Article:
Reforms in ALMM: Boosting India’s solar industry

The Approved List of Models and Manufacturers (ALMM) for Solar Photovoltaic Modules has been enhanced with significant reforms. The reforms primarily focus on cost reduction for solar PV manufacturers, streamlining the application-to-enlistment timeline, and easing the compliance burden. 

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India has been actively working on expanding its manufacturing capacity for solar modules to support its renewable energy goals. The government has been promoting the development of domestic solar manufacturing through various initiatives and policies such as the “Make in India” campaign and the production-linked incentive (PLI) scheme. To boost solar manufacturing, the government is coming up with enhanced ALMM.

Let’s understand what ALMM is and how its reforms are going to benefit the Indian manufacturers.

What is ALMM?

The Approved List of Models and Manufacturers (ALMM) is a compilation of solar photovoltaic (PV) module models and manufacturers that have been authorized by the Ministry of New and Renewable Energy (MNRE). This list is for solar projects across various sectors, including government projects, government-assisted projects, government schemes and programs, open access and net-metering projects, as well as utility-scale solar projects tendered by entities like Solar Energy Corporation of India Limited (SECI).

It also applies to rooftop solar installations with net metering and the corporate Power Purchase Agreement (PPA) market. In essence, the ALMM ensures that only PV modules from the listed manufacturers and models can be used for these specific solar projects in India, including those initiated by the government and various schemes like KUSUM (a scheme aimed at ensuring energy security for farmers in India).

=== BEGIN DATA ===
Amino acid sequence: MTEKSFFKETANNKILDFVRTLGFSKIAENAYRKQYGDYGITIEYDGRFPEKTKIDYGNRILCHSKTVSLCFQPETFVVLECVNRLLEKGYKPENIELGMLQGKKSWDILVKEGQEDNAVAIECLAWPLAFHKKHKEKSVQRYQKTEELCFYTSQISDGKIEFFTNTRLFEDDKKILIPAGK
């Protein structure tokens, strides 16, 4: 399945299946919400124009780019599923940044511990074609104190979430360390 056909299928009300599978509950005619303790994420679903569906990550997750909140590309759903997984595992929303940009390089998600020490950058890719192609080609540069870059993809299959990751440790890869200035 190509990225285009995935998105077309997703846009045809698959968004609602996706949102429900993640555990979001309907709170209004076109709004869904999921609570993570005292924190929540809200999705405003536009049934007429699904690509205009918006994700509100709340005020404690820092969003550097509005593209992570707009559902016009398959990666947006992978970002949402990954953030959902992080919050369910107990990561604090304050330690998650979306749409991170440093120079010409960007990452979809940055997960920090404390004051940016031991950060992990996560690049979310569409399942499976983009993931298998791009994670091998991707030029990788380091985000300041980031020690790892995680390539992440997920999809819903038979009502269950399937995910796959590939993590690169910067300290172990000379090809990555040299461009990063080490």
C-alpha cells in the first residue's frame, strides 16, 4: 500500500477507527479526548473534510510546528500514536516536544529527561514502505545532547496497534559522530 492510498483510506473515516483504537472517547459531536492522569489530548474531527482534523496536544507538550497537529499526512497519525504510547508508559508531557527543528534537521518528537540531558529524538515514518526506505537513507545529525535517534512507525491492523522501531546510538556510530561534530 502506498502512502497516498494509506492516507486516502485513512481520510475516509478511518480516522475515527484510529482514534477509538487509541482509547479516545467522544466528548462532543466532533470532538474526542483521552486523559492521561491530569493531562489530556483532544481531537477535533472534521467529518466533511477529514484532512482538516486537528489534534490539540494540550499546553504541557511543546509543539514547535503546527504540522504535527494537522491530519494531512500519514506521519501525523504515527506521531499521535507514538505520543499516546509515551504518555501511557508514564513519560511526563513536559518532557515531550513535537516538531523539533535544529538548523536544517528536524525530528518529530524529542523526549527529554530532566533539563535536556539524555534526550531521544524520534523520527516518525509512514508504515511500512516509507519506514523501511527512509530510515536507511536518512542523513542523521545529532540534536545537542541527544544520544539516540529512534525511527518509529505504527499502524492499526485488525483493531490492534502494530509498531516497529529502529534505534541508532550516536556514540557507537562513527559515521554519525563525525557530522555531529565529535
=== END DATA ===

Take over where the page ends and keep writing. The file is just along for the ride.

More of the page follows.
Background of ALMM

To safeguard consumers’ interests and ensure the country’s energy security, it is important to verify that solar PV cells and modules used in power installations are genuinely manufactured in the claimed units. Some units may falsely assert the production of solar cells and modules that were actually made elsewhere. Ensuring the reliability of producers becomes vital in protecting consumers and maintaining a robust energy infrastructure for the nation.

With ALMM, the government ensures that solar panels are only manufactured by the specified manufacturers and that specific models are permissible for use.

ALMM consists of two lists:

  1. List-I (Solar PV models and manufacturers).
  2. List-II (Solar PV cells and manufacturers).

The ALMM Order states that ALMM shall consist of LIST-I specifying models and manufacturers of Solar PV Modules and LIST-II specifying models and manufacturers of Solar PV Cells.

  • ALMM List consists of 91 no. of module manufacturing facilities (all domestic) with an aggregate solar PV module manufacturing capacity of 22,389 MW per year.
  • Only the models and manufacturers listed in ALMM List-I for solar PV modules are eligible for utilization in various government projects, government-assisted projects, projects under government schemes and programs, and open access and net-metering projects installed within the country.